9.12.2014

Ranking the Best Picture Winners, Part VIII




23.  One Flew Over the Cuckoo’s Nest (1975)

The gender politics in this one—oof.  Setting that aside, some truly great performances here.  That a fiercely talented “character actor” like Louise Fletcher could land a starring role in a movie this big and ride it all the way to a Best Actress win is proof that the system can work (sometimes).


22.  The Hurt Locker (2009)

2009 was by no means Hollywood’s greatest year.  The Hurt Locker’s fellow Best Picture nominees included District 9 and The Blind Side.  (Worthier nominees included Inglourious Basterds and A Serious Man.)  The Hurt Locker’s chief competitor, though, was Avatar, for which it served as a perfect foil.  Big-budget fantasy spectacle vs. cynical, ironic realism: it’s rare that Academy voters go with the latter over the former, but go with it they did, also throwing in a Best Director win for Kathryn Bigelow.  


21.  Kramer vs. Kramer (1979)

I love what Glenn Kenny says about this: “the one Best Picture winner that most resembles a Truffaut film, stylistically.”  (Might it have something to do with having been lensed by Nestor Almendros?)  Also, Meryl Streep. 


20.  Chicago (2002)

In case I haven’t already proven that I’m not immune to the type of “big-budget spectacle” that I knocked in my entry for The Hurt Locker (see above), I’ll go ahead and level the claim that Chicago was not only the best of the five Best Picture nominees of 2002, it was among the best films of that year, period, and one of the best Hollywood musicals of the last thirty years.  (Make that “one of the only Hollywood musicals in the last thirty years that Hollywood hasn’t somehow fucked up.”)  N.b.: I haven’t seen it since 2003.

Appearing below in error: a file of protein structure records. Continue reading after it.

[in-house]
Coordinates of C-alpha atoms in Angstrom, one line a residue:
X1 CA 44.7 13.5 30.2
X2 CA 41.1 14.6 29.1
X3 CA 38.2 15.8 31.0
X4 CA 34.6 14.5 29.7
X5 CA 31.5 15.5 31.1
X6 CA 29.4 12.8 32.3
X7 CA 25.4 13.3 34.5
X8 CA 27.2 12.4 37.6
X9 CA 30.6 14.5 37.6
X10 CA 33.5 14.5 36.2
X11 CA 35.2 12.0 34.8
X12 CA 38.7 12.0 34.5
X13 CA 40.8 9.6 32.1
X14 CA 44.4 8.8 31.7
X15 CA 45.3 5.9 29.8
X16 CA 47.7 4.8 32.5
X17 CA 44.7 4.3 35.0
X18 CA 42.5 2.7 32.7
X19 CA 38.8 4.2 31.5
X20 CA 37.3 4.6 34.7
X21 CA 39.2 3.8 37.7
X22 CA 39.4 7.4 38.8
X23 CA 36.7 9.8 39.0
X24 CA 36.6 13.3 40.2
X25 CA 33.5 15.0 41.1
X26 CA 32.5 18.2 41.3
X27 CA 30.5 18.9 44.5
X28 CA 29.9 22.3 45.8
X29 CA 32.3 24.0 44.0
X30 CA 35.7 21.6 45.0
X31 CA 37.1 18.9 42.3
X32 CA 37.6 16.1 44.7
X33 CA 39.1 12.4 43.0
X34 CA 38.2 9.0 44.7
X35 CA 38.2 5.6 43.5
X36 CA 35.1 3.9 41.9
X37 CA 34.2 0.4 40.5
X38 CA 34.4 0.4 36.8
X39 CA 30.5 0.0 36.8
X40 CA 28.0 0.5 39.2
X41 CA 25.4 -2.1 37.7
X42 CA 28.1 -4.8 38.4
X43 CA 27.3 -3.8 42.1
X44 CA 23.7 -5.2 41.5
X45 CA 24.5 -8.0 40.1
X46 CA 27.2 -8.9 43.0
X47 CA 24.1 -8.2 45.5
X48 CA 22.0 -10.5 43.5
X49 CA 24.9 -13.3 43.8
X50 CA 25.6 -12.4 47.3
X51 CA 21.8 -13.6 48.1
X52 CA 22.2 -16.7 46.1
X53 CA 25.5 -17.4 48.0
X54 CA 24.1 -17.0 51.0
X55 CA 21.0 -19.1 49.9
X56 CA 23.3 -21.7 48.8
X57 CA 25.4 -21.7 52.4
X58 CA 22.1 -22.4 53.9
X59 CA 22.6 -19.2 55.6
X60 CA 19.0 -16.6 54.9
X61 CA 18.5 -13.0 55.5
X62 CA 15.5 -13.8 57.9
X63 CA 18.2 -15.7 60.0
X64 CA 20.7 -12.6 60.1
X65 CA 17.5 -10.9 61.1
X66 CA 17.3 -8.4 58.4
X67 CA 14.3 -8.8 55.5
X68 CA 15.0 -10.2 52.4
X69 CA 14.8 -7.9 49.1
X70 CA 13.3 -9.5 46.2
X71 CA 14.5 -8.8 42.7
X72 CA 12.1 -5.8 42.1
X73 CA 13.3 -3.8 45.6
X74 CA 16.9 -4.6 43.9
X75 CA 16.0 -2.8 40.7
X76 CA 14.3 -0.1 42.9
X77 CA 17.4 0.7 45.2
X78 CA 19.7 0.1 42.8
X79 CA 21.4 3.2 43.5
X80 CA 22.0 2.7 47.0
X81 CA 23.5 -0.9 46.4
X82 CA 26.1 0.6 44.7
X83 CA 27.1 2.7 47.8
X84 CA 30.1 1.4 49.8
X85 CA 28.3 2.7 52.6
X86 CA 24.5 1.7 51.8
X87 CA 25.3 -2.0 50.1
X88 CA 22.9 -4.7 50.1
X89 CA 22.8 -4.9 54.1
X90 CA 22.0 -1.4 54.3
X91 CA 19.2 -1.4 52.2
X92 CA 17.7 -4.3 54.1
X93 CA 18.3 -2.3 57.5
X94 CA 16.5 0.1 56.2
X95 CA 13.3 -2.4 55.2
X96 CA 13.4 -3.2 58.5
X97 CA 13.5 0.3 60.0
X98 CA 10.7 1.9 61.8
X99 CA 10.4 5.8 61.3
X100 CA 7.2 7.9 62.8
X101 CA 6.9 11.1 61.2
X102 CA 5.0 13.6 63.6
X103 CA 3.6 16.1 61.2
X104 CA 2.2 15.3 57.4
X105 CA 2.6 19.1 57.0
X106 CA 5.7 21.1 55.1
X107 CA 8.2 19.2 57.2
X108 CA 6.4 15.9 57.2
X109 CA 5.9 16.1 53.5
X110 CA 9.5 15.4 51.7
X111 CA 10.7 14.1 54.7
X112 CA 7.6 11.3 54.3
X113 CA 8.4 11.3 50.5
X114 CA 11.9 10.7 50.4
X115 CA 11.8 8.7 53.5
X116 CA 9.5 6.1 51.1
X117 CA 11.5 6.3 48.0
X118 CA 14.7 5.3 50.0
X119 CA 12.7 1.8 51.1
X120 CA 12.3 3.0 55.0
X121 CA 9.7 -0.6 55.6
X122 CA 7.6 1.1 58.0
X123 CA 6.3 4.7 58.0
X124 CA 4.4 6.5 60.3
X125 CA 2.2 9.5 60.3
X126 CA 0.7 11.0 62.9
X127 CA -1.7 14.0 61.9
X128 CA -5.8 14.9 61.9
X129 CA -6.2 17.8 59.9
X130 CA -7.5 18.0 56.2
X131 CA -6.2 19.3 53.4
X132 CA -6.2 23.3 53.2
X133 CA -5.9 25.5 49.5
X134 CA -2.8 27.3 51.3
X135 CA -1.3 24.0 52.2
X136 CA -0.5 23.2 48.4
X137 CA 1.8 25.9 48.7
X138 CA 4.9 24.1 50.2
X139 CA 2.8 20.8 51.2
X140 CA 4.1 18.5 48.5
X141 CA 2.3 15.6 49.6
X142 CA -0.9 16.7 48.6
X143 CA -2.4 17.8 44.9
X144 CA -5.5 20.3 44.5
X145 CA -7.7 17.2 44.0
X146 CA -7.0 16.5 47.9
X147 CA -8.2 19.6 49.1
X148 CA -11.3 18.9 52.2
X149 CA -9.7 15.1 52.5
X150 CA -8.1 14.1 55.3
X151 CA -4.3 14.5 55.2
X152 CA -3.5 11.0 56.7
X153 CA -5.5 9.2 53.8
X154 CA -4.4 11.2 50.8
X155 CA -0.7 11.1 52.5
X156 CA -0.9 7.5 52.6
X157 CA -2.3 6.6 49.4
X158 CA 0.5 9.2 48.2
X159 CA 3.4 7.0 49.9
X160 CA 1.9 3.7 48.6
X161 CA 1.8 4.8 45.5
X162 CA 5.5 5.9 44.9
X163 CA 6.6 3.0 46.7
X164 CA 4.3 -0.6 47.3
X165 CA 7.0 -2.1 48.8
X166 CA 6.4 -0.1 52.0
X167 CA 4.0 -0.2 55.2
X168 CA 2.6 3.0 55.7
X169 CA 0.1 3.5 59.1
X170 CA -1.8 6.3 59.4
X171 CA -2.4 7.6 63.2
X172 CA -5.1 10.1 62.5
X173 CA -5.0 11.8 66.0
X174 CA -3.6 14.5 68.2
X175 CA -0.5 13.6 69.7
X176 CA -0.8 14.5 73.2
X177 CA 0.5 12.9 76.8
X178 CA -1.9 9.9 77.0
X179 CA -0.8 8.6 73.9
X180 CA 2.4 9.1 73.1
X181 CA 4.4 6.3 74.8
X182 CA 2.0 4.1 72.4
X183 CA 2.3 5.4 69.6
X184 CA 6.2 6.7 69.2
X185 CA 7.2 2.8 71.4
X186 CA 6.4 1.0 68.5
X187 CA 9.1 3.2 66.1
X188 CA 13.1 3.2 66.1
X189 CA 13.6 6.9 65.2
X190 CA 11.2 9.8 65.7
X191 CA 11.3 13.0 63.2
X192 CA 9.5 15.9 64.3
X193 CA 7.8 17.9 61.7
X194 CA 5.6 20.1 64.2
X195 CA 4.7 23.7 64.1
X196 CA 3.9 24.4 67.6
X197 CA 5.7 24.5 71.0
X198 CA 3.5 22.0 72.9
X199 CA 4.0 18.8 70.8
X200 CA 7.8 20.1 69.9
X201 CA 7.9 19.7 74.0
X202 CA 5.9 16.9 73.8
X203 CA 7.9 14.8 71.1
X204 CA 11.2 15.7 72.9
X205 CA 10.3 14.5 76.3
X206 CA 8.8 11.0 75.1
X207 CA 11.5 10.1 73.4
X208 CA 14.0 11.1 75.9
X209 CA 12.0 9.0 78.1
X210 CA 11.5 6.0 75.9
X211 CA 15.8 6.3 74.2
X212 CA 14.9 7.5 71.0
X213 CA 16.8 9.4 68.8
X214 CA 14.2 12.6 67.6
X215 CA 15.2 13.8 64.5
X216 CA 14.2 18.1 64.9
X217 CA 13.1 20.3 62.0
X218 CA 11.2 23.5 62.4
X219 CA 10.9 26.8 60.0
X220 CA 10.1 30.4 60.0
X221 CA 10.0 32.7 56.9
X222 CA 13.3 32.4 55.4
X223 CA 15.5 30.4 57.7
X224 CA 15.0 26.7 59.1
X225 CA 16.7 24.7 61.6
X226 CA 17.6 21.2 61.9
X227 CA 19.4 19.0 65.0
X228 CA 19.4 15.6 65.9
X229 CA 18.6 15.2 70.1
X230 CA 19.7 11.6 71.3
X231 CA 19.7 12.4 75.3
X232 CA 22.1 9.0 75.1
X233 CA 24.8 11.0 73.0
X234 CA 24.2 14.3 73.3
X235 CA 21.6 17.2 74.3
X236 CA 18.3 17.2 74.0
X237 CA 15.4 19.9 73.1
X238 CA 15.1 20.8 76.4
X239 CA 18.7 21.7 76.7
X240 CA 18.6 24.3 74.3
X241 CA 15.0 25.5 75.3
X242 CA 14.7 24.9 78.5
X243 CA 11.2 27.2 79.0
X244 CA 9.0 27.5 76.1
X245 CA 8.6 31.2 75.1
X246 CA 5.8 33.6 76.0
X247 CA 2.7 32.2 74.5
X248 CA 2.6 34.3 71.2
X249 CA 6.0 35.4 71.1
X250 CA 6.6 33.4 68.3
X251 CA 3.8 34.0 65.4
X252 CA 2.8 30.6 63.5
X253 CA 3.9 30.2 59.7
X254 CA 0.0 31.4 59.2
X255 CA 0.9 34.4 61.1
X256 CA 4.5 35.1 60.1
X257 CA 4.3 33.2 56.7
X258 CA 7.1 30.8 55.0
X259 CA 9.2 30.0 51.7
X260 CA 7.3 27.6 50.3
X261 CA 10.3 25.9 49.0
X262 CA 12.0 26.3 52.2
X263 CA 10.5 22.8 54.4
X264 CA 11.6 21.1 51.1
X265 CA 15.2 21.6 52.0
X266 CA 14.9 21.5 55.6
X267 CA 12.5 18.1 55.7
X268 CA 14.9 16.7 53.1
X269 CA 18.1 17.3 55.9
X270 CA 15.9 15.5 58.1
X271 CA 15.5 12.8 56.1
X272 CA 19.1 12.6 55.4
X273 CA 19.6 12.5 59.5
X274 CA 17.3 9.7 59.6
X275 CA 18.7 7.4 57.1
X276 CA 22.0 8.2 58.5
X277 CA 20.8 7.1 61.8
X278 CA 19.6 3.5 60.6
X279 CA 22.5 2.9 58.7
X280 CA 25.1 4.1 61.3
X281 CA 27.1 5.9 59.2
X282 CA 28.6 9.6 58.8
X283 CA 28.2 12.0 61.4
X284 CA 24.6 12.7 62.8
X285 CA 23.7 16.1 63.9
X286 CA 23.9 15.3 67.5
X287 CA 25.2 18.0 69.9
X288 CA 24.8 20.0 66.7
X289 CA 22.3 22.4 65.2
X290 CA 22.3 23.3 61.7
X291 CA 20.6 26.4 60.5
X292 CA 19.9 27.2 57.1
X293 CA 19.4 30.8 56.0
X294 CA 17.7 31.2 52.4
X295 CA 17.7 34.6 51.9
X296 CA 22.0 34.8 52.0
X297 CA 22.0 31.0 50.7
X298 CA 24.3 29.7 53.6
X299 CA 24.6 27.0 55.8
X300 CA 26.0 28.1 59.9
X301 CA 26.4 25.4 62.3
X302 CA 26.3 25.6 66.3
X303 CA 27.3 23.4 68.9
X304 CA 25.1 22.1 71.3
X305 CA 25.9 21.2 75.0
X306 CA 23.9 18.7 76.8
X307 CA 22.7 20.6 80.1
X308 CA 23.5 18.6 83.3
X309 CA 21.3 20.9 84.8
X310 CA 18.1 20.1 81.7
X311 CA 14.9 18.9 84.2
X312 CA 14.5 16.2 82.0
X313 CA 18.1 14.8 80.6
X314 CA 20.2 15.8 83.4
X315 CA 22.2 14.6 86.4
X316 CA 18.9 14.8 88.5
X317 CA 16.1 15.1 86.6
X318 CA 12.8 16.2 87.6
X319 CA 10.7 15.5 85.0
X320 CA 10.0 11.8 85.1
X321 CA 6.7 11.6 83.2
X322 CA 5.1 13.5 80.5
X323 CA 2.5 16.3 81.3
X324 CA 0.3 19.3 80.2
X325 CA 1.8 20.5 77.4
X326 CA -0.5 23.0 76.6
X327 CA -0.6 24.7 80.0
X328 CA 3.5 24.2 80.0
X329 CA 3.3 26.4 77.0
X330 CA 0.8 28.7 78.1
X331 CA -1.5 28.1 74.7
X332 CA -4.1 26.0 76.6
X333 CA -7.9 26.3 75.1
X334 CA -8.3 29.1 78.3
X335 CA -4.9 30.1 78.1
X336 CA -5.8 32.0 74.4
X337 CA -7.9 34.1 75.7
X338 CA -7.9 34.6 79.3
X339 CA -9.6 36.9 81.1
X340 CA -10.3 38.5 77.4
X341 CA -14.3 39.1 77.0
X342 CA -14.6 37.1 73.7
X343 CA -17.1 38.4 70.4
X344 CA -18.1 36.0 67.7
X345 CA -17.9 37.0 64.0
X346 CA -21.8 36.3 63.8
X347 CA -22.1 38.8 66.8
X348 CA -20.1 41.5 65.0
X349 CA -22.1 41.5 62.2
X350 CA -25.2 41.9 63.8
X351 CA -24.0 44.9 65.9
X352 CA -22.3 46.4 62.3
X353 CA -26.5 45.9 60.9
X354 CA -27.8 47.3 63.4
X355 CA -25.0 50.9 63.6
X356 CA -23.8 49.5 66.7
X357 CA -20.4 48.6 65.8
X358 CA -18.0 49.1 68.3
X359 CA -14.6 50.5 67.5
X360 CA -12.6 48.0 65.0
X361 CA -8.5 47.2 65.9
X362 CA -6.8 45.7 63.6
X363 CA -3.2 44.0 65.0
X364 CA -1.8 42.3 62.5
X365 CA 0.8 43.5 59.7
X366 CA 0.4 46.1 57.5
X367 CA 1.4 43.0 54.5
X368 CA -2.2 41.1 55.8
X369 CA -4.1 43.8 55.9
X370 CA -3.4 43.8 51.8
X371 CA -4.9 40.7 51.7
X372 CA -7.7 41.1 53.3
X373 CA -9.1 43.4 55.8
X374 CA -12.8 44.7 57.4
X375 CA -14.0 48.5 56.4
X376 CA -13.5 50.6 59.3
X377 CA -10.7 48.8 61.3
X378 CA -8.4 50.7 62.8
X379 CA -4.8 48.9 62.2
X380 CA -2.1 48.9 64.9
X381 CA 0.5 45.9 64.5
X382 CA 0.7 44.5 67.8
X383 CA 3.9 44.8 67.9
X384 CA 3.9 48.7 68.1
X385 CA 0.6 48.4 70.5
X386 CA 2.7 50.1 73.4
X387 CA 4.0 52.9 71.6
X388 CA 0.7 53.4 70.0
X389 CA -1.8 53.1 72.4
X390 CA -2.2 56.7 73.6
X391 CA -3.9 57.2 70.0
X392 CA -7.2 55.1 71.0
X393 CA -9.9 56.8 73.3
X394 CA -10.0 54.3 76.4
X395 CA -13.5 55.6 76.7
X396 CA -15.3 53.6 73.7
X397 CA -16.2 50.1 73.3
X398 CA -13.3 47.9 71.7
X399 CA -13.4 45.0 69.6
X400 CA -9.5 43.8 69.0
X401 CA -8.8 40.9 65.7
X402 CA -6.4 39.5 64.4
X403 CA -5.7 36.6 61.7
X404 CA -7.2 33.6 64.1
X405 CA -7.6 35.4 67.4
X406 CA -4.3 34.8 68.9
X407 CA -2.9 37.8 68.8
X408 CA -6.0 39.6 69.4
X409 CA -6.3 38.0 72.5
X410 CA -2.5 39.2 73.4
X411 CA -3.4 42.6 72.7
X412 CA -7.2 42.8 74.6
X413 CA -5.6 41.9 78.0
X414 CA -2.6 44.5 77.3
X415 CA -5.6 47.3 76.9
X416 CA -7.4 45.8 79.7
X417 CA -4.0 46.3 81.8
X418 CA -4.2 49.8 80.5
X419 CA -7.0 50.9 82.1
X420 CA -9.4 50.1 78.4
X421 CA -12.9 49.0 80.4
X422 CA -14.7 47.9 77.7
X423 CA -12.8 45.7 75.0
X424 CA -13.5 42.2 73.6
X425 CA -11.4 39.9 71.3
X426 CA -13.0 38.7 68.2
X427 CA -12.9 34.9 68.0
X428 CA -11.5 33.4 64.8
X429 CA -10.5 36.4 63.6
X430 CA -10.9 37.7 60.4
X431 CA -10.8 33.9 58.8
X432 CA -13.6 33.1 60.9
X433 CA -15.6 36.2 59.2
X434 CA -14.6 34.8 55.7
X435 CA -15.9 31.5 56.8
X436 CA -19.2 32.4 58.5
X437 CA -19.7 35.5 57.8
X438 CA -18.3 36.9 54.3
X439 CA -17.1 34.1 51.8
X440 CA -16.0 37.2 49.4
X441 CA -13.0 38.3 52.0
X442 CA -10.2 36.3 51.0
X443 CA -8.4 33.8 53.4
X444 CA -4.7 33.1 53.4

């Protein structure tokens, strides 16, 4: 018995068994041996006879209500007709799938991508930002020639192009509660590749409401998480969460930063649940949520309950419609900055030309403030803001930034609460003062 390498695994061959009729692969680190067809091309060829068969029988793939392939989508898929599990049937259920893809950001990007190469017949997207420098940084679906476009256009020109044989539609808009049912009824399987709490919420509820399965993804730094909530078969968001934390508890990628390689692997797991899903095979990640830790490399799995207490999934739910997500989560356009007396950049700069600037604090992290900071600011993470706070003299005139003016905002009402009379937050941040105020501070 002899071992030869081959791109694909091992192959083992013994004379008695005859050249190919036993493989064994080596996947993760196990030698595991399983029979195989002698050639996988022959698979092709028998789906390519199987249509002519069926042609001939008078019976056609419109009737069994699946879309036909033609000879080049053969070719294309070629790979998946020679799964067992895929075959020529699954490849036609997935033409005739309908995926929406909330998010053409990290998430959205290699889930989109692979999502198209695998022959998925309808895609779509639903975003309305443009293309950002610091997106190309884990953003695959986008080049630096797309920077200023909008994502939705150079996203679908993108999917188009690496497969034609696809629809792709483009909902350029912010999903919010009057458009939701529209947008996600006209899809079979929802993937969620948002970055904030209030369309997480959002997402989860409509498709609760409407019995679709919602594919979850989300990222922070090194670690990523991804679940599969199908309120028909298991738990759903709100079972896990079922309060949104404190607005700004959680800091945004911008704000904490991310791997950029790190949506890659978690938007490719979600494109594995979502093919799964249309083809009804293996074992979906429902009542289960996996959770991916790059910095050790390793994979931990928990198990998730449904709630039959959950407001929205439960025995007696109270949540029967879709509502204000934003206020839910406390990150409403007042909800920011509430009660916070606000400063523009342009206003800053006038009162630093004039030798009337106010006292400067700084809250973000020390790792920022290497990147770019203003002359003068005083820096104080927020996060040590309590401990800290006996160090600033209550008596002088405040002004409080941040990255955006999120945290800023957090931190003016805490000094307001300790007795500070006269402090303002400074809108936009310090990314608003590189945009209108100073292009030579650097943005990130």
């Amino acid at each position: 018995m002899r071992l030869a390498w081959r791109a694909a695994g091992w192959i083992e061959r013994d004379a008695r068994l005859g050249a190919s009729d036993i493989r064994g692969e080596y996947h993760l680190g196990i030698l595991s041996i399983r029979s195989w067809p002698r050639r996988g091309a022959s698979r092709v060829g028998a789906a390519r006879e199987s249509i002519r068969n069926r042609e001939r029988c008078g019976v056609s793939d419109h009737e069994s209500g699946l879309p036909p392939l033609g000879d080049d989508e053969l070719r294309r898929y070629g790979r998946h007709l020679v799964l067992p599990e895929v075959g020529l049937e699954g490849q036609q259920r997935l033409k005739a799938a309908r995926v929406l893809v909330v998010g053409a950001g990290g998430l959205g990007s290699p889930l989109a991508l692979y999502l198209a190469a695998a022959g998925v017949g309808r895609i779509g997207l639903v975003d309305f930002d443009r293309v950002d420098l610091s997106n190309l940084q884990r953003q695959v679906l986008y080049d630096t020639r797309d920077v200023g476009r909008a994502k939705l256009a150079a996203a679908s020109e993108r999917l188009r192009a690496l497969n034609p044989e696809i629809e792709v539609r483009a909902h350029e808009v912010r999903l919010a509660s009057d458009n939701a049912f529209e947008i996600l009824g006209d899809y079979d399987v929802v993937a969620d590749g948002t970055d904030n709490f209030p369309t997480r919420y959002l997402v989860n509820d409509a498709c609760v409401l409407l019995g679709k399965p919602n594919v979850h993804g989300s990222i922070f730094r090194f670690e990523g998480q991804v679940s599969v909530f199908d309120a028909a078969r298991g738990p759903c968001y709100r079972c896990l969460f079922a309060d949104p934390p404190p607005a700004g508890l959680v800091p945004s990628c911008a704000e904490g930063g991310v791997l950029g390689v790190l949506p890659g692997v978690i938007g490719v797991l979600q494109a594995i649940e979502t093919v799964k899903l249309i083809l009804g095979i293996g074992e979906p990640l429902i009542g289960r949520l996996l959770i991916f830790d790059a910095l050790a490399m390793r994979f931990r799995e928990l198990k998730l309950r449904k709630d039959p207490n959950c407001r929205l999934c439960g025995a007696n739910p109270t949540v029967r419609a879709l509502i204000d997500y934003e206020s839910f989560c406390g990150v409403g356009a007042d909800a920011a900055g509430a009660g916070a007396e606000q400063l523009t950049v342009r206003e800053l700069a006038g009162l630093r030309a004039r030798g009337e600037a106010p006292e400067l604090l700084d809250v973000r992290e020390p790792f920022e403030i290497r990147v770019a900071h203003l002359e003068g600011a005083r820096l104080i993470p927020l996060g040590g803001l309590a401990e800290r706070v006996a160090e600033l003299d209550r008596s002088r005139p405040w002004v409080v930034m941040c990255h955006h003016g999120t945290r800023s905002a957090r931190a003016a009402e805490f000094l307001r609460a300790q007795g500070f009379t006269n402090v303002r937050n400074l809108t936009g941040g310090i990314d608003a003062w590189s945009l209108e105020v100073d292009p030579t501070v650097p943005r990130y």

19.  American Beauty (1999)

My suspicion is that this has not aged well.  At the time, it was incredibly exciting to see Academy voters go for something contemporary, funny, “dark,” and small-ish.  As with Chicago, it remains the best of the five films nominated in its year.  The bigger question: why wasn’t Being John Malkovich nominated?  Or Topsy-Turvy?  Or Election?  Or Boys Don’t Cry?  Or The Talented Mr. Ripley?  Or Magnolia?  Or…


18.  Million Dollar Baby (2004)

I remember that as of mid-December 2004 everyone thought that Scorsese’s The Aviator had the Best Picture race locked up, until this swooped in at the eleventh hour.  I went to see it in mid-January out of sense of duty and had to admit that it worked.  It’s of a piece with Clint Eastwood’s other late-period dramas, all of which are studies in male pain, and which are, to varying degrees, shattering.  See also Unforgiven


17.  The Departed (2006)

Scorsese’s eleventh- or twelfth-best movie is still better than anything most directors do in their entire careers.   


16.  Schindler’s List (1993)

No, it’s no Shoah.  But I again quote Glenn Kenny: “I can’t see how American culture could have handled this subject better.” 

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